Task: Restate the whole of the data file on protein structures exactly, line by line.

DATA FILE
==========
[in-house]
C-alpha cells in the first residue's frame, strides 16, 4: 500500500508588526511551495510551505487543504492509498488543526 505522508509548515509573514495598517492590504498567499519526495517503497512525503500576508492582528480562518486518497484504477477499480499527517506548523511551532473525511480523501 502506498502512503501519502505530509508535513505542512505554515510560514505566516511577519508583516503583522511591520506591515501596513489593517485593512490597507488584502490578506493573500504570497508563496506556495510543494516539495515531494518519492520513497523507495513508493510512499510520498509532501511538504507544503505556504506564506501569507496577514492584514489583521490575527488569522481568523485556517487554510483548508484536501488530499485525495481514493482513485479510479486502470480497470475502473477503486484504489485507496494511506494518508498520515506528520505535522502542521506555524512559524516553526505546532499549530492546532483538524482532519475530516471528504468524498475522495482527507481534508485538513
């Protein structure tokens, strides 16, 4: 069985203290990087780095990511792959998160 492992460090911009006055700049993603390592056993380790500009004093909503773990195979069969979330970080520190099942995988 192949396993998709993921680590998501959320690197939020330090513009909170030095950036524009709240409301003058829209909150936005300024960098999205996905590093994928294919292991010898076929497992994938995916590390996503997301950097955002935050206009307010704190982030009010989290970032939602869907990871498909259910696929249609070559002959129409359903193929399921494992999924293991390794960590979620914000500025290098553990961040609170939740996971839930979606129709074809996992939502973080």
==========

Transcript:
[in-house]
C-alpha cells in the first residue's frame, strides 16, 4: 500500500508588526511551495510551505487543504492509498488543526 505522508509548515509573514495598517492590504498567499519526495517503497512525503500576508492582528480562518486518497484504477477499480499527517506548523511551532473525511480523501 502506498502512503501519502505530509508535513505542512505554515510560514505566516511577519508583516503583522511591520506591515501596513489593517485593512490597507488584502490578506493573500504570497508563496506556495510543494516539495515531494518519492520513497523507495513508493510512499510520498509532501511538504507544503505556504506564506501569507496577514492584514489583521490575527488569522481568523485556517487554510483548508484536501488530499485525495481514493482513485479510479486502470480497470475502473477503486484504489485507496494511506494518508498520515506528520505535522502542521506555524512559524516553526505546532499549530492546532483538524482532519475530516471528504468524498475522495482527507481534508485538513
């Protein structure tokens, strides 16, 4: 069985203290990087780095990511792959998160 492992460090911009006055700049993603390592056993380790500009004093909503773990195979069969979330970080520190099942995988 192949396993998709993921680590998501959320690197939020330090513009909170030095950036524009709240409301003058829209909150936005300024960098999205996905590093994928294919292991010898076929497992994938995916590390996503997301950097955002935050206009307010704190982030009010989290970032939602869907990871498909259910696929249609070559002959129409359903193929399921494992999924293991390794960590979620914000500025290098553990961040609170939740996971839930979606129709074809996992939502973080």